The following review appears in the September 2006 issue of Jazz Notes, the quarterly publication of the Jazz Journalists Association (JJA), edited by yours truly.
Considering Genius: Writings on Jazz
By Stanley Crouch
Basic Civitas Books, Cambridge, MA, 2006; 360 pp.; $27.50 hardcover
Review by David R. Adler
Easily one of the world’s best-known jazz critics, Stanley Crouch is also a writer on politics and culture, with a novel and several volumes of essays to his credit. His name alone tends to generate strong reactions. To his detractors, he is stubborn and tunnel-visioned, an aggrieved jazz traditionalist and even a racial exclusivist, an incorrigible foe of pop culture, fusion and avant-garde jazz. Considering Genius, his first collection of jazz essays, doesn’t entirely dispel this view, but it does complicate it. Fair-minded readers who think they’ve got Crouch pegged may find occasion to reflect and reconsider. They’ll also encounter some of the most imaginative and insightful jazz writing ever committed to paper.
Considering Genius spans the years 1977 to 2004. In addition to five main sections, there are over 80 pages of new material in the form of an autobiographical prologue and a scattered but often engrossing epilogue. The first section, “The Makers,” consists of 14 musician portraits. “Thoughts,” the second section, includes a eulogy to fellow critic Martin Williams; a review of Alfred Appel’s 2004 book Jazz Modernism; an influential 1995 piece titled “Blues to Be Constitutional,” on jazz as democracy in action; and a wide-ranging 1983 account of a trip to Umbria. The third section, “Battle Royal,” gathers Crouch’s highly controversial columns for Jazz Times magazine from 2002-2003, as well as a 1986 piece called “Jazz Criticism and Its Effect on the Art Form,” which is in part a convincing takedown of Amiri Baraka. Crouch’s 1986 assault on late-era Miles Davis, a polemical tour de force in spite of its flaws, gets its own section, called “Detours Ahead.” The fifth and final subheading, “The Way It Was, The Way It Is,” touches on Ellington and Mahalia Jackson, Wynton Marsalis at the Vanguard and the New York jazz scene as a whole.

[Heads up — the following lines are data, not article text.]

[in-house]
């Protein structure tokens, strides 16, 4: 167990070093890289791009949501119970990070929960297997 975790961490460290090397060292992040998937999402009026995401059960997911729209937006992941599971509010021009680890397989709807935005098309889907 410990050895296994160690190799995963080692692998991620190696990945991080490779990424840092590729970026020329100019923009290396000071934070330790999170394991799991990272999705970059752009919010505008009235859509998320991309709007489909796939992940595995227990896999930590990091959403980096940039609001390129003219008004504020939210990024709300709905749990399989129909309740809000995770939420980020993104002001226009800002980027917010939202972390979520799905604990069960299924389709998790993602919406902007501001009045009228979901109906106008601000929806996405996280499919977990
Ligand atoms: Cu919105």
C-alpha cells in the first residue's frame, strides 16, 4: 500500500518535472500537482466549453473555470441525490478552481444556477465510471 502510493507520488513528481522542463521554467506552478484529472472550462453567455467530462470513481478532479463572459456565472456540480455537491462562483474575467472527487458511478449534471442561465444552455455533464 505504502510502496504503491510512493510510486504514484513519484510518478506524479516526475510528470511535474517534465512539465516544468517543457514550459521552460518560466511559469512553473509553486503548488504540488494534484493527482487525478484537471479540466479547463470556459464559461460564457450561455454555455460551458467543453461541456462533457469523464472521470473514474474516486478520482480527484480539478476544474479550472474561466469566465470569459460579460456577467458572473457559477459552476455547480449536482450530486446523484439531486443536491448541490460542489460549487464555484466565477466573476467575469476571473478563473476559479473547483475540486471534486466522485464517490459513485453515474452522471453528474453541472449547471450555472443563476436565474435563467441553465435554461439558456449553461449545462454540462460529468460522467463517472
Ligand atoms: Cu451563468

The pages overflow with rich description. Crouch writes of “the boody-butt ease of absolute swing,” of “the stink and the grease and the gutbucket at the center of the art.” Jazz, he contends, is “based in the rocky ground and the swamp mud of elemental experience while rising toward the stars with the intellectual determination of a sequoia.” There are elegant and authoritative comments about Billy Higgins, John Hicks, Clifford Jordan, Woody Shaw, Tommy Flanagan and many others. Kenny Barron is “a shocking blast furnace of swing and creativity.” George Coleman is “a flesh-and-blood thesaurus of harmony.” Benny Carter’s tone is a “suede panther.” Ben Webster “could sound like the entire Ellington tonal arsenal compressed into a gold-plated, curved, and multi-keyed vessel of effortless expression.”